Tuesday, April 03, 2007

Lamentations of a Squad Leader

A funny thing happened when I was going out of the mess hall this evening. I saw one of our new secondclass cadets shouting at a plebe in complete anger... and then I waved at her... she lost her concentration and started to smile.

I will have to explain. In April 1 of every year we have new plebes who go through the summer camp training. For most of those who have been cadets, this will become the hardest test they will have to go through. Those who will do this job are those that we call as the Plebe detail. The common practice now is that the plebe detail are the secondclass cadets (third years). It is from this experience that we get to derive the reason why the mess hall is mess hell for plebes. And so in the span of two or m0re months, the PMA cadets are divided into two groups, the regular corps which composes the upperclass cadets and the Plebe detail. The mess hall is then divided into something that is the perfect illustration of the difference of being an upperclass and a plebe. On one side (the upperclass side) the cadets are eating comfortably, talking and even smiling at each other. On the other side are stiff plebes who shout at the top of their voice when answering questions. The members of the plebe detail bark out orders while the plebes had to maintain an exaggerated posture of heading up, chinning in and bracing up. To an unexperienced spectator, it would seem that the two sides are on the extreme parts of a spectrum... the perfect contradiction. But of course, all of these are parts of the PMA training that has been their since the Academy's conception. In reality, each perform a task that they had to do as cadets. The task of the upperclass cadets on the other side is simply to eat since they have been through plebehood already, while those on the other side are the plebes and their tormentors (I couldn't think of a better term... sorry)

In reality, the shouting on the other side are roles that the second class cadets had to take. Instead of simply telling the plebes what to do, it is their job to do it in a manner that will not only be loud and clear but also something that will shake their disposition. It is intended to really confuse them and make a hell out of their life. Last year when I was a member of the plebe detail, my already loud voice had to be louder and it had to possess that certain characteristic that will confuse the plebes. So going back to my story, it was funny because I destroyed the whole act of that secondclass cadet shouting at the plebes by simply waving at her from the other side (sorry mababaw lang talaga ang kaligayahan ko).

Anyway, I wrote a second part to an article that I wrote for the Corps Magazine (Incorporation Issue) last year. It's still about roles that we play as cadets but I place a more personal touch. This is unpublished and this is the first time that this will appear to the public... Enjoy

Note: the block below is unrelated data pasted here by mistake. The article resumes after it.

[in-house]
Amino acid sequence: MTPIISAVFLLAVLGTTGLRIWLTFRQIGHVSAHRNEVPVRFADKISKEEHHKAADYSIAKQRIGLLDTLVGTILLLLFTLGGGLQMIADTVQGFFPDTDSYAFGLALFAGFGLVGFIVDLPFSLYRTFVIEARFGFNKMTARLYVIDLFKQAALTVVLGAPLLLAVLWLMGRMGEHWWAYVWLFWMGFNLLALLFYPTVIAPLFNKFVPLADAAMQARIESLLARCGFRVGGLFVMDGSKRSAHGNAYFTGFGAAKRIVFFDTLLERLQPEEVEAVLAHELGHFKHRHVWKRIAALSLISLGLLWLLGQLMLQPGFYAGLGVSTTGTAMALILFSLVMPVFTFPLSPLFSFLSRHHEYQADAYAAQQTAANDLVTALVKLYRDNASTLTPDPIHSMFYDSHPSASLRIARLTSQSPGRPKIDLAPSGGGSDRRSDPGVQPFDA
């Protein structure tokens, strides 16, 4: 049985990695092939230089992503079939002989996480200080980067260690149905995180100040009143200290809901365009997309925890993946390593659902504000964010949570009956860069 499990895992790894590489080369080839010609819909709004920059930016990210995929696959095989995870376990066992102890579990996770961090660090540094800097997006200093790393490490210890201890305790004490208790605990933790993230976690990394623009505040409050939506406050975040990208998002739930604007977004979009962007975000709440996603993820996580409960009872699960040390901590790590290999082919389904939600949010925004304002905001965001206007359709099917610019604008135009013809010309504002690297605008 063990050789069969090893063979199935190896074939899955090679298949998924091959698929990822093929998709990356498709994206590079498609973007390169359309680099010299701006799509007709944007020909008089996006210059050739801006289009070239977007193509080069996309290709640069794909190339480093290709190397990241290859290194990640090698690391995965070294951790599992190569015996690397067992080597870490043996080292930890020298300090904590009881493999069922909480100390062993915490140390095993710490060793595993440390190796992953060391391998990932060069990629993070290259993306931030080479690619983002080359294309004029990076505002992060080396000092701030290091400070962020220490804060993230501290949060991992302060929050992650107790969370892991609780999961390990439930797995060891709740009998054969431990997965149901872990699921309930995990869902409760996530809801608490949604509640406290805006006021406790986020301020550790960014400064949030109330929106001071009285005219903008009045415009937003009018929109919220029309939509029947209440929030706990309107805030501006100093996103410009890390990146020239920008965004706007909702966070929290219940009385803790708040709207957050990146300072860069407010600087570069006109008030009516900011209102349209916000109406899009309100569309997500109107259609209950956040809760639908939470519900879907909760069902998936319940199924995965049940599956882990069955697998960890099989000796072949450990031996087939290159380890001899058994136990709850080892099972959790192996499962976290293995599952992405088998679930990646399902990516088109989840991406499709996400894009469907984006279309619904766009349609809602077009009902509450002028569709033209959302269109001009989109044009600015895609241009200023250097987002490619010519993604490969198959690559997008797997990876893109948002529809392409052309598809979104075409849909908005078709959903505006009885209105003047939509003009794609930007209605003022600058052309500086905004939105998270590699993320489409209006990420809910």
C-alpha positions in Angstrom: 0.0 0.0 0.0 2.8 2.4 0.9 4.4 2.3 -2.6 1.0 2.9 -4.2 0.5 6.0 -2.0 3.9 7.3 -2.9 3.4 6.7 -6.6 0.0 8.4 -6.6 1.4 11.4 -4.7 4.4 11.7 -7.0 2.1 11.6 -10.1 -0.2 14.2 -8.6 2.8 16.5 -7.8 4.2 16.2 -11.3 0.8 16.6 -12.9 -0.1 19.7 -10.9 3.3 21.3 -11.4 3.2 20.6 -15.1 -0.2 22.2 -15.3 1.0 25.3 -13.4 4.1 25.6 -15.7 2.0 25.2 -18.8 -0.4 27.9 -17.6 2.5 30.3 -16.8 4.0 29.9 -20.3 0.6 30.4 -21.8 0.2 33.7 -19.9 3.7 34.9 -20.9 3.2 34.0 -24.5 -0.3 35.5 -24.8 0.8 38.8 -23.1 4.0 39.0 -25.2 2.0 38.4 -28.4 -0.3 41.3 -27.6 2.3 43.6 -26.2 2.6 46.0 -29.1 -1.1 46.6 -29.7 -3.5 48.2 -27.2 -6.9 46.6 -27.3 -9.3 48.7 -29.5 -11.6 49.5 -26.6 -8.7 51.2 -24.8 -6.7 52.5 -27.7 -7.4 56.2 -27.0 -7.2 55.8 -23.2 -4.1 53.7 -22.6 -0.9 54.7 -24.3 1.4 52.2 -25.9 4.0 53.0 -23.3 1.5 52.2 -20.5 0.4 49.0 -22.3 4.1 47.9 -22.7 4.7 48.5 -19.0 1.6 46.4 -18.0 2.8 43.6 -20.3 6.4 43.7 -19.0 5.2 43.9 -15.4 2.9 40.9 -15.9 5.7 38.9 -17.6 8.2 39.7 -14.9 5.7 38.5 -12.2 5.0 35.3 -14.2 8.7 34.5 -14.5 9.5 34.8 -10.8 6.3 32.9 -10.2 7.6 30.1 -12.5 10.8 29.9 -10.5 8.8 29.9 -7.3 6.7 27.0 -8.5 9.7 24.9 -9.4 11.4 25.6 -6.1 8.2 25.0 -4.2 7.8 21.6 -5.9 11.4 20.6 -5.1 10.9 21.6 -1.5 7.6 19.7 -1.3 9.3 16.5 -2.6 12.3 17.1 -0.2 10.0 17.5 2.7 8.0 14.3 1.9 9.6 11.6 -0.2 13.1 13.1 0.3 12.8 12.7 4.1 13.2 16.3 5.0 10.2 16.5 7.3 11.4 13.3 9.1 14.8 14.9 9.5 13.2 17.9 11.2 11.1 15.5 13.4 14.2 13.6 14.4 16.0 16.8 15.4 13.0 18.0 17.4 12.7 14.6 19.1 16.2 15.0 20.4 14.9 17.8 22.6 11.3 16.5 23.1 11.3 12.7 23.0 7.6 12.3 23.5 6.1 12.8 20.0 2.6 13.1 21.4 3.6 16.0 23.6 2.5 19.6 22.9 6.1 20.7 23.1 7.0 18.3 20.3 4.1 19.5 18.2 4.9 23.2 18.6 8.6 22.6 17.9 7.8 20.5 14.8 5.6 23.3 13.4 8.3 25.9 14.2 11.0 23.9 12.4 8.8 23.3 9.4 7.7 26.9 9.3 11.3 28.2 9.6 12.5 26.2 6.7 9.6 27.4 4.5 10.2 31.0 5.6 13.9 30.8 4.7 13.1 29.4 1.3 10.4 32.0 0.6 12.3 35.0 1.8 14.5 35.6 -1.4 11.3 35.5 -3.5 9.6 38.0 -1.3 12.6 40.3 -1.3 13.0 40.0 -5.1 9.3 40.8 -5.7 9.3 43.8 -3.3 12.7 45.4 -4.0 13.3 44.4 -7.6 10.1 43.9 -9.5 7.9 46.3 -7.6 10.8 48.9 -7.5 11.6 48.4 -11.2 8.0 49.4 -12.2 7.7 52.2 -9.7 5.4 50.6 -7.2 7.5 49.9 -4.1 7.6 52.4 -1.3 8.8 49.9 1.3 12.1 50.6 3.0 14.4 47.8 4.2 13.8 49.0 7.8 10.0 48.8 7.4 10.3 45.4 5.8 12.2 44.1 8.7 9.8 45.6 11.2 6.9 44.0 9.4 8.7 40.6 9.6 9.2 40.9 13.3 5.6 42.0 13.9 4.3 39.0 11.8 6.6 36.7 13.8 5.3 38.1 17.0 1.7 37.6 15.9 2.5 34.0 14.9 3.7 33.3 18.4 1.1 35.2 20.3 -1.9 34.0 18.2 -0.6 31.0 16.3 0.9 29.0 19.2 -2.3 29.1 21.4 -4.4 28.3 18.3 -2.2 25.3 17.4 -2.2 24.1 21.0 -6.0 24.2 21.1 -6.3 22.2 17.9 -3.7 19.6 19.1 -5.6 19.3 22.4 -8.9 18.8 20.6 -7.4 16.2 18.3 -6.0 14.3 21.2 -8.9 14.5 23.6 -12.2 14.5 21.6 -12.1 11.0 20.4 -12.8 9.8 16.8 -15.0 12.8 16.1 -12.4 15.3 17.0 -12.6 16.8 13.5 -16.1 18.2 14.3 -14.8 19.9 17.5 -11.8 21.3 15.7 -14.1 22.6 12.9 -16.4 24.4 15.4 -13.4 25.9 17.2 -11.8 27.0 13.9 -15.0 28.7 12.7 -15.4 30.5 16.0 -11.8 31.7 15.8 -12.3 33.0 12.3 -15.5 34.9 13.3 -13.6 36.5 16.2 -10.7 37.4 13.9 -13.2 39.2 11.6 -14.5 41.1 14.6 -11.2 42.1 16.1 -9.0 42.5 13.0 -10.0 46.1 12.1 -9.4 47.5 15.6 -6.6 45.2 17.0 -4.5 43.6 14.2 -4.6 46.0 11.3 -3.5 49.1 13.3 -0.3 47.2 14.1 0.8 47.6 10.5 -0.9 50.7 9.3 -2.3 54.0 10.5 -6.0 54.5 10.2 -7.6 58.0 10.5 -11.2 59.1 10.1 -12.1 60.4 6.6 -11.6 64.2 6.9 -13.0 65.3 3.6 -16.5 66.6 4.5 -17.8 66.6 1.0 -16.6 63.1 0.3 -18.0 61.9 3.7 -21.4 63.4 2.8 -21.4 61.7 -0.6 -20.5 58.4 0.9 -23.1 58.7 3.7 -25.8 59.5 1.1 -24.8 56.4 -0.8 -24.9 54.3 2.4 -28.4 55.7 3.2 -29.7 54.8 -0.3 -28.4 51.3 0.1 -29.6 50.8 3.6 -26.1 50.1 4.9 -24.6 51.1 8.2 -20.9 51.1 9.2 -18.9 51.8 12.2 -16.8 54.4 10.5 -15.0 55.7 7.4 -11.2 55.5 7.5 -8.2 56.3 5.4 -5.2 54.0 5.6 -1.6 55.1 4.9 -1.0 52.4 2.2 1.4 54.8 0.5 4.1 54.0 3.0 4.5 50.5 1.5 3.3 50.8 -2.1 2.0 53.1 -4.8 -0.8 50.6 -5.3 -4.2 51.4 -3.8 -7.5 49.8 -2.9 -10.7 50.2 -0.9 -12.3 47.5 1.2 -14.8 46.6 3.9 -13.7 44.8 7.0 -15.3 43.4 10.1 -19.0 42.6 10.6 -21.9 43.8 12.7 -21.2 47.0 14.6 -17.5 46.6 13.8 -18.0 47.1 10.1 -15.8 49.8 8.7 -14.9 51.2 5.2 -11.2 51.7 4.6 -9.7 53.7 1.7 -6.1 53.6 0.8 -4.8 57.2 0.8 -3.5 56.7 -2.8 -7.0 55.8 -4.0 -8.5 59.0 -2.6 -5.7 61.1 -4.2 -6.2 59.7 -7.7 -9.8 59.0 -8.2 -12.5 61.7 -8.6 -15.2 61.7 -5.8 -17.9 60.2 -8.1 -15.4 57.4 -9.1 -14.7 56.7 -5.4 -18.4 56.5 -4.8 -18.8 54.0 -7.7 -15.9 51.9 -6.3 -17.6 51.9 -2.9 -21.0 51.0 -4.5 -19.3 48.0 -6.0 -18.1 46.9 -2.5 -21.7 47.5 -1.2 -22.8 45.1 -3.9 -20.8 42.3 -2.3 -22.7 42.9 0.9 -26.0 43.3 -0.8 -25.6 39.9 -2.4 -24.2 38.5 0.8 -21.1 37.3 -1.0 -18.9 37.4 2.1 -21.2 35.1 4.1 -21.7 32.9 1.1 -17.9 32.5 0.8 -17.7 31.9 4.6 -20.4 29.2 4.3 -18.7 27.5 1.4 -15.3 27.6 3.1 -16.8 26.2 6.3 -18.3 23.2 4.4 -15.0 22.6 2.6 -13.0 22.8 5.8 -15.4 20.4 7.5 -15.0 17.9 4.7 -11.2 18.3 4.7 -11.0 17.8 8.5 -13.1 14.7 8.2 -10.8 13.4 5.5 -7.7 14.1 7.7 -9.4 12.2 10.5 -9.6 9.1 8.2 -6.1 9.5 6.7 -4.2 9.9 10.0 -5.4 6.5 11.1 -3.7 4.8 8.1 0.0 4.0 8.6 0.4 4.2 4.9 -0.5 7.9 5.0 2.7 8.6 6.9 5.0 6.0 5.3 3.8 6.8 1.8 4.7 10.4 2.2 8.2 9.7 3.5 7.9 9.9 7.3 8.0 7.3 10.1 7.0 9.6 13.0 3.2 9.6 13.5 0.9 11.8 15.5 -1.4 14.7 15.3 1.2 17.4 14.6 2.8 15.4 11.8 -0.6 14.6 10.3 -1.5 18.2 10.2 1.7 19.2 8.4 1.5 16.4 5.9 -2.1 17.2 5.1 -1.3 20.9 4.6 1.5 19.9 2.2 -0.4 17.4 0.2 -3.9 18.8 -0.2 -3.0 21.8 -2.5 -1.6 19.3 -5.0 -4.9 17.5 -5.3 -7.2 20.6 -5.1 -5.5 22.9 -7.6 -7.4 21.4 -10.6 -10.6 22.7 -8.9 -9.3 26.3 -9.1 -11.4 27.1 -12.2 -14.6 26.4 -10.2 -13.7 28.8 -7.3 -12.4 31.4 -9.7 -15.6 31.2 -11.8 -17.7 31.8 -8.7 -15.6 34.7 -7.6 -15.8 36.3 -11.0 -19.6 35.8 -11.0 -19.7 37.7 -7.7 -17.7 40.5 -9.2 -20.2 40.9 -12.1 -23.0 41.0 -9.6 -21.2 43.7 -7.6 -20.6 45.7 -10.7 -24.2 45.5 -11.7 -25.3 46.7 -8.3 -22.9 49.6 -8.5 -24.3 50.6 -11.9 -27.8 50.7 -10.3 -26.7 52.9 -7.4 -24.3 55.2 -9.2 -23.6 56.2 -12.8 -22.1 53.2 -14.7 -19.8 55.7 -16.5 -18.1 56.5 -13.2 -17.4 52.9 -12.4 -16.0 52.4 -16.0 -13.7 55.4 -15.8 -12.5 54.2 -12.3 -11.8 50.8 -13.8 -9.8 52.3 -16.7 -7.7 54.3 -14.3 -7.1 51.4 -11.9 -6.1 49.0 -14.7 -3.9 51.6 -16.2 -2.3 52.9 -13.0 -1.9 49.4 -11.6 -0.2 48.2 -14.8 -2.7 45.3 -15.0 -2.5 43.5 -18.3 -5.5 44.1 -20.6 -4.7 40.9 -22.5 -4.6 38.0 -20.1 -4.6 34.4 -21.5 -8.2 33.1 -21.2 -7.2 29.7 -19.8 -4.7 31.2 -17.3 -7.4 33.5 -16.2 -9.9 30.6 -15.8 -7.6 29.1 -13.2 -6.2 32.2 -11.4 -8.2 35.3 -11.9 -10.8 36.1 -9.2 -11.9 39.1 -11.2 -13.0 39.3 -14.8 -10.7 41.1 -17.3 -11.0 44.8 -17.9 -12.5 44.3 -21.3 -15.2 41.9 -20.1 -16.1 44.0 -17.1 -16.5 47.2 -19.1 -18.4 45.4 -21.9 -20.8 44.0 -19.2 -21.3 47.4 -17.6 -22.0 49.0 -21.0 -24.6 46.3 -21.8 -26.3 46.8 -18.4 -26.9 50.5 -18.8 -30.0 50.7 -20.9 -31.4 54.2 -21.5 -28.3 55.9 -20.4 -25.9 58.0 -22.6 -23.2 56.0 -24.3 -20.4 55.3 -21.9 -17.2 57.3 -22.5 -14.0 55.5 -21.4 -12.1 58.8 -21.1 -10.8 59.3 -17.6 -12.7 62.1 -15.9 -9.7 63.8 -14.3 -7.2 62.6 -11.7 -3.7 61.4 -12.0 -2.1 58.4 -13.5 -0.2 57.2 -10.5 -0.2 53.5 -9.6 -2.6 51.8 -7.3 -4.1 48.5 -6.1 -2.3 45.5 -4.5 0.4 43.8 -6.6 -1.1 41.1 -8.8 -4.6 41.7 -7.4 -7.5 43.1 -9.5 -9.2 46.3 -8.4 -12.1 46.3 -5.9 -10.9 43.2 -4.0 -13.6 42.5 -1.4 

Me and my three stooges... Plebes I mean: more lamentations of a Squad Leader

There are a two things that I learned from the time I started to wear my second stripe: first, I can only do so much for my plebes what will become of them will be their own personal decision; and second, it is not because of that limitation that I will stop being a squad leader to my plebes, I will persist until I am relieved of my duty.

In a similar article that I wrote for the Incorporation of my seven plebes as a member of the plebe detail then, I tried to understand what it entails in being a squad leader. This time around, after becoming a squad leader to another set of plebes (three this time), I learned anew and had an experience that has made me realize more things in my journey towards a better leader. These are my lamentations.

When the plebes were incorporated to the Corps last June, I saw my seven plebes distributed to the different companies. The days of summer camp are finally over and the regular academic term began. They had their new squad leaders while I was also given another set of plebes to take care of. With the same attitude I embraced the responsibility promising myself that I will exert the same effort in doing what I know I should do to these young cadets. I thought that it will be easier since this time around there are only three of them… so I thought. It seemed that I was in unfamiliar territory. It seemed that this was a totally new environment and I had to learn again.

My three plebes are the tallest ones in the crop of plebes that are in my Company. Each of them had different backgrounds and like all plebes, forced into the reality of cadetship, this time around not just to adjust to military life (which was one of the main thrusts of summer camp) but also to reach the standard of excellence that is expected of a cadet of PMA.

Unlike the situation in summer camp, I wasn’t the boss. As I was trying to do my job as squad leader, I also had to deal with new set of company mates because of the recent company realignment. I had to adjust not just to being a squad leader to three plebes, but also a member of a company with new faces and different culture. There were things that had to be done and just as always, expectations that had to be met.